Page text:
Dan Allosso is a history professor at Bemidji State University who has used Obsidian in his courses in the past. He frequently writes about reading, writing, and research process on his Substack channels or in videos archived on his YouTube channel. In addition to this, Dan has a book on note taking and writing which focuses on using a card index or zettelkasten centric process. Much of his personal use is grounded both in index cards as well as Obsidian.

Shawn Graham has both a blog as well as a prior course on the history of the internet using Obsidian. In the course materials he has compiled significant details and suggestions for setting up an Obsidian vault for students interested in using the tool.

Kathleen Fitzpatrick has a significant blog which covers a variety of topics centered around her work and research. Her current course Peculiar Genres of Academic Writing (2024) focuses on writing, note taking (including Zettelkasten) and encourages students to try out Obsidian, which she’s been using herself. A syllabus for an earlier version of the course includes some big name bloggers in academia whose sites might serve as examples of academic writing in the public. The syllabus also includes a section on being an academic blogger and creating platform as a public intellectual.

Morganeua is a Ph.D. candidate who has a popular YouTube channel on note taking within the academic setting (broadly using Obsidian, though she does touch on other tools from time to time).

Chris Aldrich is independent research who does work at the intersection of intellectual history and note taking methods and practices. He’s got an active website along with a large collection of note taking, zettelkasten, commonplace books, and sense-making related articles. His personal practice is a hybrid one using both analog and digital methods including Obsidian,, and his own website.

Bob Doto is a teacher and independent researcher who focuses on Luhmann-artig zettelkasten practice and writing. He uses Obsidian and also operates a private Discord server focused on general Zettelkasten practice.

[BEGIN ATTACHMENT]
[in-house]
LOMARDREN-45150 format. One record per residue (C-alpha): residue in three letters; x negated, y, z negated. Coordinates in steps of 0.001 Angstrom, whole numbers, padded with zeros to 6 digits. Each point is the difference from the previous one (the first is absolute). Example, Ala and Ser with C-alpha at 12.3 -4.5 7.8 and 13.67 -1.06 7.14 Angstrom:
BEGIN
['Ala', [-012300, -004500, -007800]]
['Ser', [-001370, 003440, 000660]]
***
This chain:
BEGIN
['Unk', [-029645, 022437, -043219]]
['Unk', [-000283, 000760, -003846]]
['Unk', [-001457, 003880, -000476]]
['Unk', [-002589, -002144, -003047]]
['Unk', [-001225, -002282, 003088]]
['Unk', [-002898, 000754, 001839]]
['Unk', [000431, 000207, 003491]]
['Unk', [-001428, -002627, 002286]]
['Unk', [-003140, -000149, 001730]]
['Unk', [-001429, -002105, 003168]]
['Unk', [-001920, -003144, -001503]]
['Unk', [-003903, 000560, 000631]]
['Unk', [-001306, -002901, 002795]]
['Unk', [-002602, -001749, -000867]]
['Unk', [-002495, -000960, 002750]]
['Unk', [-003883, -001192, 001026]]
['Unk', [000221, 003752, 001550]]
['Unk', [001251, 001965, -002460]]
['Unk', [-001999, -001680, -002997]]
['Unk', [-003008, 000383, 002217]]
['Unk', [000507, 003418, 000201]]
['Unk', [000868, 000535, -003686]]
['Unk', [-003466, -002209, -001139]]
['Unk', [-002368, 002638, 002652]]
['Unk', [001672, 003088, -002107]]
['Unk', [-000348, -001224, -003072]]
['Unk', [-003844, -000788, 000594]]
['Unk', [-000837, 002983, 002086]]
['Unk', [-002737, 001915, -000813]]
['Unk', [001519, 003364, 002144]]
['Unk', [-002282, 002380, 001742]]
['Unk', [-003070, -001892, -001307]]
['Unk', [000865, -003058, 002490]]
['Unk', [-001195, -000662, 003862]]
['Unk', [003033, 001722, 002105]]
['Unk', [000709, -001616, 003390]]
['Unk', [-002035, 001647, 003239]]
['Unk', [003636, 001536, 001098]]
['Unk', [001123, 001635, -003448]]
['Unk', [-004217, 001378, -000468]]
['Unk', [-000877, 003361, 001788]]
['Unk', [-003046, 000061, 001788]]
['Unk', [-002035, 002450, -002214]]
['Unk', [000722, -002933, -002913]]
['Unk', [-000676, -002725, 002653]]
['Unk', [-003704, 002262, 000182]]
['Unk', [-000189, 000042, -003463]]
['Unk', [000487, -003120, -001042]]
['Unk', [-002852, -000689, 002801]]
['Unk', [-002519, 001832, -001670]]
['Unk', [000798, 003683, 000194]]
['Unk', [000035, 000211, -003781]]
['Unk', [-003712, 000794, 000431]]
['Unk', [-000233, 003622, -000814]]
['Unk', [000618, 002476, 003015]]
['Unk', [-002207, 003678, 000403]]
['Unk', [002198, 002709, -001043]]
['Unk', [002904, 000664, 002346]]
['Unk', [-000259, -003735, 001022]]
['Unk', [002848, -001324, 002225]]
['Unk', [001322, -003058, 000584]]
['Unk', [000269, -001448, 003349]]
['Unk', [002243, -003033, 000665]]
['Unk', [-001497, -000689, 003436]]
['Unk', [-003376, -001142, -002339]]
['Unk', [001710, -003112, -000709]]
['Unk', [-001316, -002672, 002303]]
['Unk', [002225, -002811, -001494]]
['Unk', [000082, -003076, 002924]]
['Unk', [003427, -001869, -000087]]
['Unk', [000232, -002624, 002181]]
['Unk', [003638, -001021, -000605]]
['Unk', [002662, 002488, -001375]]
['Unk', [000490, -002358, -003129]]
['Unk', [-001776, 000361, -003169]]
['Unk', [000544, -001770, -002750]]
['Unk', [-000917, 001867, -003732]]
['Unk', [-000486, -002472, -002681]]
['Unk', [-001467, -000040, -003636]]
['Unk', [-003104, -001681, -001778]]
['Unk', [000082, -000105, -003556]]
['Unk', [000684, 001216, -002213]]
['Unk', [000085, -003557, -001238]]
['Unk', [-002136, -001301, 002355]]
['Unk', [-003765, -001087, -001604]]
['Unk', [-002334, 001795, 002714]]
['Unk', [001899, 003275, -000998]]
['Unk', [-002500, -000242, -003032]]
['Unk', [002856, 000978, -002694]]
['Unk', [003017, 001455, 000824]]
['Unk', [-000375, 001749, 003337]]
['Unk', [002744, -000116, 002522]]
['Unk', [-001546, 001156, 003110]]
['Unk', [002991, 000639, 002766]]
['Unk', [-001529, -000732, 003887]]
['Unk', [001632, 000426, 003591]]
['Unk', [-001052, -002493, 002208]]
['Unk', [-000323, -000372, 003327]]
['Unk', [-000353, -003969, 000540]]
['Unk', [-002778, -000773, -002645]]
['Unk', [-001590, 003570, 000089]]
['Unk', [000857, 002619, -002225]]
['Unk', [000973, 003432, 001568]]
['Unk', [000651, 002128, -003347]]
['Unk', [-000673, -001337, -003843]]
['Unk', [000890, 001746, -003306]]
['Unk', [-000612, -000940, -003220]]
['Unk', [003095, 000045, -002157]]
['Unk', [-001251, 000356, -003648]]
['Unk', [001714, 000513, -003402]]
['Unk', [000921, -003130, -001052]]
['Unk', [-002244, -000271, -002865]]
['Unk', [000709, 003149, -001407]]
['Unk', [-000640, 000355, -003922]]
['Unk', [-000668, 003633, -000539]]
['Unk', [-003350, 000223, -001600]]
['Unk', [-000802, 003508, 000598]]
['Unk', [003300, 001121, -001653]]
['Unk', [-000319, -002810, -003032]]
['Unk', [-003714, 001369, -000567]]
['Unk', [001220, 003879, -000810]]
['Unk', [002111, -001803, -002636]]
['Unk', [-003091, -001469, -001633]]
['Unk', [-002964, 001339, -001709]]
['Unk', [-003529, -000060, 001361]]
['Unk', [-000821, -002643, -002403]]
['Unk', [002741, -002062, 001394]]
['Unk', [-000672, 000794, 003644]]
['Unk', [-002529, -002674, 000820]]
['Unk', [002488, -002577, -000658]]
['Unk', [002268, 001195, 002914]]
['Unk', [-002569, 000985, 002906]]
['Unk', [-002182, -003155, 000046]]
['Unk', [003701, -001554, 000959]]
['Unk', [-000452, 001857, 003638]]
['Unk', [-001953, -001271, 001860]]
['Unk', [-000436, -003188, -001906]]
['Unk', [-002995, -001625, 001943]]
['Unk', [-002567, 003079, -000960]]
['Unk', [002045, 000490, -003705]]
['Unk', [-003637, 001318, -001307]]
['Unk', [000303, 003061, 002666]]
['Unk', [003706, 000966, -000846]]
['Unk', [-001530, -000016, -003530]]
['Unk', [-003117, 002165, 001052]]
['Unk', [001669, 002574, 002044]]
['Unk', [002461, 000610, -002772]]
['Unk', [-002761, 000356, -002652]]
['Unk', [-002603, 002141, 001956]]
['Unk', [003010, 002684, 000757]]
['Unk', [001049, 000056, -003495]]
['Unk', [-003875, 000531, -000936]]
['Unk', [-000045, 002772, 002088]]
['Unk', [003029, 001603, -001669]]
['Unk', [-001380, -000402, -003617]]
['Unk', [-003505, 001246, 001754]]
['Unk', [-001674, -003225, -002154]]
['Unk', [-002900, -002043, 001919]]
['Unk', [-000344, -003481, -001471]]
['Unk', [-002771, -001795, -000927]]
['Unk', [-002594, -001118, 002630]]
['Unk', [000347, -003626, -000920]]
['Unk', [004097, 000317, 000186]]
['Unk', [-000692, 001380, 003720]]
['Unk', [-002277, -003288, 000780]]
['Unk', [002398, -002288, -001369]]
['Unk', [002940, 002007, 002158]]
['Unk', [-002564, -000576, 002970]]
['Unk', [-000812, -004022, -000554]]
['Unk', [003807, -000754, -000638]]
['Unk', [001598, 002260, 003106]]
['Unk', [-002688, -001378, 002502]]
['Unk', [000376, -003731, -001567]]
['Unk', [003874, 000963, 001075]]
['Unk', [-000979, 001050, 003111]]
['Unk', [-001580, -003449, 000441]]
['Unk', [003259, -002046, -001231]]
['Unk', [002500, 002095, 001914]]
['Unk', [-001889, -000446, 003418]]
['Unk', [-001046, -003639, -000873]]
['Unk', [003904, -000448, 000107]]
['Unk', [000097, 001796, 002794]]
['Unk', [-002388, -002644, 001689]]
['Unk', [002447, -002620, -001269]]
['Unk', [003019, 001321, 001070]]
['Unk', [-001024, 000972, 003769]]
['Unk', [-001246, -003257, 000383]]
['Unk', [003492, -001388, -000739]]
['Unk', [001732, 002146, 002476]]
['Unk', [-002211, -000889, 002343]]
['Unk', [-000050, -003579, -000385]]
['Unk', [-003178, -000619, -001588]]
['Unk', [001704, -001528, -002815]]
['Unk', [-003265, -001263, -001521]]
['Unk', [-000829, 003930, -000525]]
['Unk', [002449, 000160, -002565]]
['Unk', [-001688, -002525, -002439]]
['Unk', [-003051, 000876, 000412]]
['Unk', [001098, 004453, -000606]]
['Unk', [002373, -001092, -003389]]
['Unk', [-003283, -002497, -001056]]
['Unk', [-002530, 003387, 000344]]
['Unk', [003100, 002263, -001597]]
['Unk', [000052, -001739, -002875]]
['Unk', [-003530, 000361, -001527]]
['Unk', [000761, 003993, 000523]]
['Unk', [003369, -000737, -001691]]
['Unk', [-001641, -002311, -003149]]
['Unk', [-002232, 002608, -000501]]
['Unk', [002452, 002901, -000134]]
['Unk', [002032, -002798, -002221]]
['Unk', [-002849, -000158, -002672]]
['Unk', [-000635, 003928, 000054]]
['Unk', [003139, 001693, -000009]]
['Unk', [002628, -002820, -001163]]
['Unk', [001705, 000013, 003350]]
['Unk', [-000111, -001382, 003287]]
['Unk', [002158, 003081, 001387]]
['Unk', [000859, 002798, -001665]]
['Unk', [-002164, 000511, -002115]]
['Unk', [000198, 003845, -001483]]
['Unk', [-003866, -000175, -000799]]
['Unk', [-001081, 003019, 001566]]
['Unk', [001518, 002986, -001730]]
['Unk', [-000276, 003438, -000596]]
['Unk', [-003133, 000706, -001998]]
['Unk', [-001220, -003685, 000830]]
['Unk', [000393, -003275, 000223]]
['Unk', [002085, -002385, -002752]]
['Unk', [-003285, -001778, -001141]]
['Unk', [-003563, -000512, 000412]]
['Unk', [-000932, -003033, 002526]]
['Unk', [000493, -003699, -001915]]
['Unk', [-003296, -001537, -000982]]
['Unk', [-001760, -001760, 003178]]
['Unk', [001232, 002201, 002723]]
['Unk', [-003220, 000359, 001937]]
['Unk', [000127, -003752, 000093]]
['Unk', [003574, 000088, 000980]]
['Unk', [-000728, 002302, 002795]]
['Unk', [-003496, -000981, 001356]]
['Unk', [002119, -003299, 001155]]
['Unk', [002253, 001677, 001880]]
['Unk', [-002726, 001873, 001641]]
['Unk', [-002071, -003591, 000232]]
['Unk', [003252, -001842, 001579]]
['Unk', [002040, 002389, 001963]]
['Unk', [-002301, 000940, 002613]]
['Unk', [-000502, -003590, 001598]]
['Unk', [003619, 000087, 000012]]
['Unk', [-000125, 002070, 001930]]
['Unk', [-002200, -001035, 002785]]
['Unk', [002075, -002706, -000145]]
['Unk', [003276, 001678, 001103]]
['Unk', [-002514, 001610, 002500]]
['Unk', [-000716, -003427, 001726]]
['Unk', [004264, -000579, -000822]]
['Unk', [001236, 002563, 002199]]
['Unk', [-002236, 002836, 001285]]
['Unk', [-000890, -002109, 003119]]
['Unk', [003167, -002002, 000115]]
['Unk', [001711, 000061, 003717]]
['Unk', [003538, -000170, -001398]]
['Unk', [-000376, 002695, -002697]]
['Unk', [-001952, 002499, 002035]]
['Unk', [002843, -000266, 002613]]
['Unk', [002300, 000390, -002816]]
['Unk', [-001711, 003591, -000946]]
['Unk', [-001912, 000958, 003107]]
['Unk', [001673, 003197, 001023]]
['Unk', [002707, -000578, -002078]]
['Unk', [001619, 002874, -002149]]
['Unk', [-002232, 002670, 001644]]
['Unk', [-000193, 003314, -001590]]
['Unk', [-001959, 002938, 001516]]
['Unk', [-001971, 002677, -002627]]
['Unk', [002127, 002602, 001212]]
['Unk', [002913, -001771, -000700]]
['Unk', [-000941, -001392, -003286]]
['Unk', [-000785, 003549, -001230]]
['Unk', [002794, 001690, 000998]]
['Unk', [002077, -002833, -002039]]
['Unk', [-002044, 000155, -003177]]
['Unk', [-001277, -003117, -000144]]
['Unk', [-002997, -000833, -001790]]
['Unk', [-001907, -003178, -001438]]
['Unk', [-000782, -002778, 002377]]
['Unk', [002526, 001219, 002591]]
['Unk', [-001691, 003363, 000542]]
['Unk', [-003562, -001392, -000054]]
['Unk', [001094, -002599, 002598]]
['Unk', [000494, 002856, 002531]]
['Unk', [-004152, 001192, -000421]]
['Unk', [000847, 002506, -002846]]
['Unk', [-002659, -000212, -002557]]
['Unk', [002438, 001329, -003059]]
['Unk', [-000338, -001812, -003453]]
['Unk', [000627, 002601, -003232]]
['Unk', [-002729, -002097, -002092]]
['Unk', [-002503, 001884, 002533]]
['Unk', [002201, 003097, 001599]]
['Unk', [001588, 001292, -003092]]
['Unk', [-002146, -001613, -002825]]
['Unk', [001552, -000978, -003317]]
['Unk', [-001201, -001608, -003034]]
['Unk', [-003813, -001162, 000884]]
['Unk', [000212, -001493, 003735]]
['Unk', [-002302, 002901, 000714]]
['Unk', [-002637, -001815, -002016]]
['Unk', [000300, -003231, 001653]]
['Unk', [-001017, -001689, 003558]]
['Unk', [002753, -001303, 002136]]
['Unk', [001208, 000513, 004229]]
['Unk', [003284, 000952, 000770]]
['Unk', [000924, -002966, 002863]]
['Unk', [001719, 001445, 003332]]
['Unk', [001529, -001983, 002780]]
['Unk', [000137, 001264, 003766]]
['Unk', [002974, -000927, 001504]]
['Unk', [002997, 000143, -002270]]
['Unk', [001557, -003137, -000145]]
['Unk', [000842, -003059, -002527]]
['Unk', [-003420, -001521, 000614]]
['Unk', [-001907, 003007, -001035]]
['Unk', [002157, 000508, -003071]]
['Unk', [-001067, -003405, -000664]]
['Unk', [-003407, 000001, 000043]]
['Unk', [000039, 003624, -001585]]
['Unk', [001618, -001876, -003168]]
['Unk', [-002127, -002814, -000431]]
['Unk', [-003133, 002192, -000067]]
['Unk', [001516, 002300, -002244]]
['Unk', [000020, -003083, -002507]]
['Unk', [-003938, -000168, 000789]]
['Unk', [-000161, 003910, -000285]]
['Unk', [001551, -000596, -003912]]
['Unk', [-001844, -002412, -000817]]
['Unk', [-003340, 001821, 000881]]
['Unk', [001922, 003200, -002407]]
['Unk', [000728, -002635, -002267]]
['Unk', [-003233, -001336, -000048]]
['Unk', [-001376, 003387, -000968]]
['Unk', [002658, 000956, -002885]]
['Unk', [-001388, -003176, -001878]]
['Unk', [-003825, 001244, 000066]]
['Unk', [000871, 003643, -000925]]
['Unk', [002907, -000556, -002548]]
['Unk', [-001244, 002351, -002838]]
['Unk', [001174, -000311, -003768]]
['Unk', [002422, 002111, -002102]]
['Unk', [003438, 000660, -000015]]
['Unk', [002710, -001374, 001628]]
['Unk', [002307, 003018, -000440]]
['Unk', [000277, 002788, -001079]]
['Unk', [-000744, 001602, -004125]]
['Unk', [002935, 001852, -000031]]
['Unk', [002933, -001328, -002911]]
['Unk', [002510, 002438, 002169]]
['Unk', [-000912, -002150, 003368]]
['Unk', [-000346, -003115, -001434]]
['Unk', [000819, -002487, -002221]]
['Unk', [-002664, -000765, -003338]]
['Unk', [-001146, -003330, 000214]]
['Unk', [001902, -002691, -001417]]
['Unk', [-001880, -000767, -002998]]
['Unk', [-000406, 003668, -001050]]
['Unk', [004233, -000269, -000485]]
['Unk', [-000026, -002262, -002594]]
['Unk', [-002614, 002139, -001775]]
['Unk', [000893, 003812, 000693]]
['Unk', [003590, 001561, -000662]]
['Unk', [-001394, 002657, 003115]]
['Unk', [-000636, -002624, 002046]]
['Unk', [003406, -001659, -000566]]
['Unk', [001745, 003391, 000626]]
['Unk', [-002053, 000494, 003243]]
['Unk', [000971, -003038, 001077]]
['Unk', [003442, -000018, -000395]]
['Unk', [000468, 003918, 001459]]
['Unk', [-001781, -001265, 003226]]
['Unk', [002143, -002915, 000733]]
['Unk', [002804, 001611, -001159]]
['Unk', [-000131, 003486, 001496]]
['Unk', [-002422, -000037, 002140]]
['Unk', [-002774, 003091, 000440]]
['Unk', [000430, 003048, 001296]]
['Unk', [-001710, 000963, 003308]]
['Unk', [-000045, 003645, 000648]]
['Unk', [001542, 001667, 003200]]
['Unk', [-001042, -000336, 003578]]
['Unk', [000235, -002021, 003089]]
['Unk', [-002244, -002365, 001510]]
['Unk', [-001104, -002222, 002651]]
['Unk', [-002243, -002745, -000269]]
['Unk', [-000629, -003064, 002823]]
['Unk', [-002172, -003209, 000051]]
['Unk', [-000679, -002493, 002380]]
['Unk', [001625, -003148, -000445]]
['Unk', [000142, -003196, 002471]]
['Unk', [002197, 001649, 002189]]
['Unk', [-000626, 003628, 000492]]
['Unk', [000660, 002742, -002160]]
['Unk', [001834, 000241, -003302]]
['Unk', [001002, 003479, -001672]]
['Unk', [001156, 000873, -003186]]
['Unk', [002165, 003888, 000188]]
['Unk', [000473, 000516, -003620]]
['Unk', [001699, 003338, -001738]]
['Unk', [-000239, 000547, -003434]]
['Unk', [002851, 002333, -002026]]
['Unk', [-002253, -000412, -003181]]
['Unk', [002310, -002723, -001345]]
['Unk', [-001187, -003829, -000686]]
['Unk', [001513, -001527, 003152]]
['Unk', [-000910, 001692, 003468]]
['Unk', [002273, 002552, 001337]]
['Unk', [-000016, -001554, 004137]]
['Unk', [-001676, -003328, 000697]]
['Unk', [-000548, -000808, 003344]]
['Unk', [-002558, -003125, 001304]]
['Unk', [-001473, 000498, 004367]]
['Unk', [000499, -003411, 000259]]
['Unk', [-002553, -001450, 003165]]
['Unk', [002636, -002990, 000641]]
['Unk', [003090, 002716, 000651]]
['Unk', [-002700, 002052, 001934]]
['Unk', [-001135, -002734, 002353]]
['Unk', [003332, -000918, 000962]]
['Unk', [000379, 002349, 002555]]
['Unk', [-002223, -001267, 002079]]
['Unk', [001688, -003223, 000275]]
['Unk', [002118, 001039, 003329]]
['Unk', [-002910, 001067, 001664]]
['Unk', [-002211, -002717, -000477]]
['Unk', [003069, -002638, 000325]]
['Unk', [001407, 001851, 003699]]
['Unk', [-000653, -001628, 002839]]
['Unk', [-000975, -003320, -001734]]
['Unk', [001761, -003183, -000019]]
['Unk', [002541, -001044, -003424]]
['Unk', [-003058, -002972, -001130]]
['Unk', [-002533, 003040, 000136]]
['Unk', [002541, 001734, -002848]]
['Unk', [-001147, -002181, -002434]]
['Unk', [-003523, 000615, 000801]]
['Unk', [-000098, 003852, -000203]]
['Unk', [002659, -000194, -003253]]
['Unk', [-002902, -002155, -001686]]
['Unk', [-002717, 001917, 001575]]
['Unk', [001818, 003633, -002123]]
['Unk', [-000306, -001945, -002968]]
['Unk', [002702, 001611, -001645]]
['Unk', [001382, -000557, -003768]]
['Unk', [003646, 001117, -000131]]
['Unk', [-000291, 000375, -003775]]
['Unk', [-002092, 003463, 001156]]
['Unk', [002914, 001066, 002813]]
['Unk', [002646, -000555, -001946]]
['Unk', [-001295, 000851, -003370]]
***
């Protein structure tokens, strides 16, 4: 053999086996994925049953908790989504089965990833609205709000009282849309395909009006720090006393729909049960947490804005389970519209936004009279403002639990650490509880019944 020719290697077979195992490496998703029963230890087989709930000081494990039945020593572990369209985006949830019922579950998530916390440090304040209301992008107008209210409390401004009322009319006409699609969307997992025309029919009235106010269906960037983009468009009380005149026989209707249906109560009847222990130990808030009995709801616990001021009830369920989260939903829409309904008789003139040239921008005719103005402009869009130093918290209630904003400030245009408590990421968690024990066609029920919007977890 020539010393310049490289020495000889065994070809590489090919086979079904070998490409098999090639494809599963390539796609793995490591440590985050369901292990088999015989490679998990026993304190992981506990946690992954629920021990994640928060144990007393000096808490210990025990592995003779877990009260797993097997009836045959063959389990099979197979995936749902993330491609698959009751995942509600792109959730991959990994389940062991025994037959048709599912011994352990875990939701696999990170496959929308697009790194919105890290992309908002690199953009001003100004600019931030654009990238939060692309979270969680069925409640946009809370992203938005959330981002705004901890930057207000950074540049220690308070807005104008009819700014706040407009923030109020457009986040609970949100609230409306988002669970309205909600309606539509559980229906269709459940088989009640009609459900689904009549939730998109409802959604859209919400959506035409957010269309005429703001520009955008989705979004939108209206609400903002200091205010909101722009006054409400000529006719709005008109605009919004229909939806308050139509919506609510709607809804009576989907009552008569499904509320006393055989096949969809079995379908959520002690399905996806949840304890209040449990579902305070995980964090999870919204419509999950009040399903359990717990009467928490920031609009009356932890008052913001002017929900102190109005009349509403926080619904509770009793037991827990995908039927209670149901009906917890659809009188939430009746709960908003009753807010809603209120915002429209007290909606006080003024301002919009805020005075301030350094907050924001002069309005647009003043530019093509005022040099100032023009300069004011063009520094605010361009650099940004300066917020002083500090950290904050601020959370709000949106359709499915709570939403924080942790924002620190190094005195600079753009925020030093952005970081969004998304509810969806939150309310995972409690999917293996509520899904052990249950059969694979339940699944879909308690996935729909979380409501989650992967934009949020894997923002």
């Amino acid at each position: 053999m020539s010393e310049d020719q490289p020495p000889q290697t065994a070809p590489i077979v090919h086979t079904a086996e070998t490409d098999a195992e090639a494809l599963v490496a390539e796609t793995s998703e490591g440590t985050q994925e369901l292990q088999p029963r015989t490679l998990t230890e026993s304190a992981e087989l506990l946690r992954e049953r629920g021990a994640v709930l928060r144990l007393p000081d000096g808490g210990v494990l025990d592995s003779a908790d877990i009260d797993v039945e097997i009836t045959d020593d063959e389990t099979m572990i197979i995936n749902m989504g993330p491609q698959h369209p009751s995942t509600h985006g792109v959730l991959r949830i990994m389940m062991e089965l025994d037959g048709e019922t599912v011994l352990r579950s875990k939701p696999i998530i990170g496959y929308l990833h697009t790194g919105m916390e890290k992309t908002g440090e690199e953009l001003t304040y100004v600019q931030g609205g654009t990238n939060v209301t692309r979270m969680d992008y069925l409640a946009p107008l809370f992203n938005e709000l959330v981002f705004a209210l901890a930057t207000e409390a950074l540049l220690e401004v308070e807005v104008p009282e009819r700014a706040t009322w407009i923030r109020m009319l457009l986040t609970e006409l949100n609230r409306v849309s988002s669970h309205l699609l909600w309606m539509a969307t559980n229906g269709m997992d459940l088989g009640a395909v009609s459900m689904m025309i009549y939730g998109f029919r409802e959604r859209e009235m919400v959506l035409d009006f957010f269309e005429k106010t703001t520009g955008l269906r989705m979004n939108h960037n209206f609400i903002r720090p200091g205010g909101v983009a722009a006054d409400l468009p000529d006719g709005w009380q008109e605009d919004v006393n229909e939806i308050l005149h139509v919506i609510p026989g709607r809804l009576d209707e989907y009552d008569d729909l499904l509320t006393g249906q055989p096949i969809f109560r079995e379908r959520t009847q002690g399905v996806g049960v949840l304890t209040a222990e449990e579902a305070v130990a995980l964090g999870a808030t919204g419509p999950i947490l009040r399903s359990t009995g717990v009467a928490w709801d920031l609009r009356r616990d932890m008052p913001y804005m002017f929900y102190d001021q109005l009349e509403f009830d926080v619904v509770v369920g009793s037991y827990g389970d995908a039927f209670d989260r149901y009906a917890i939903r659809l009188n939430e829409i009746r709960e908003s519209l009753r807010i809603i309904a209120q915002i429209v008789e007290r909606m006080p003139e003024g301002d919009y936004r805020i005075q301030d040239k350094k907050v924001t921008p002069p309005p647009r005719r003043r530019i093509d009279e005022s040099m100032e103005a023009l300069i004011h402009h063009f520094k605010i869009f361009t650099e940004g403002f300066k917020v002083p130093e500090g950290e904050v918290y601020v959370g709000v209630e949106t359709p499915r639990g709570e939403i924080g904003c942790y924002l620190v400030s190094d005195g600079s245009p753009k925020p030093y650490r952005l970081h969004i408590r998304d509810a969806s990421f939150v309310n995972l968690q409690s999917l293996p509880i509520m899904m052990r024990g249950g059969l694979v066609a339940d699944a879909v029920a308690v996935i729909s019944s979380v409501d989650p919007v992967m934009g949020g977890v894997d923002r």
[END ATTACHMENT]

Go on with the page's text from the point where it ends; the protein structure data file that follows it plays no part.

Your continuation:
Manfred Kuehn, a professor of philosophy at Boston University, had an influential blog on note taking practices and culture from 2007 to 2018 on Blogspot. While he’s taken the site down, the majority of his work there can be found on the Internet Archive.

Andy Matuschak is an independent researcher who is working at the intersection of learning, knowledge management, reading and related topics. He’s got a PatreonYouTube Channel and a self- built public card-based note collection.

Broader community-based efforts

Here are some tool-specific as well as tool-agnostic web-based fora, chat rooms, etc. which are focused on academic-related note taking and will have a variety of people to follow and interact with.

Obsidian runs a large and diverse Discord server. In addition to many others, they have channels for #Academia and #Academic-tools as well as #Knowledge-management and #zettelkasten.

Tinderbox hosts regular meetups (see their forum for details on upcoming events and how to join). While their events are often product-focused (ways to use it, Q&A, etc.), frequently they’ve got invited speakers who talk about their work, processes, and methods of working. Past recorded sessions can be found on YouTube. While this is tool-specific, much of what is discussed in their meetups can broadly be applied to any tool set. Because Tinderbox has been around since the early 00s and heavily focused on academic use, the majority of participants in the community are highly tech literate academics whose age skews to the over 40 set.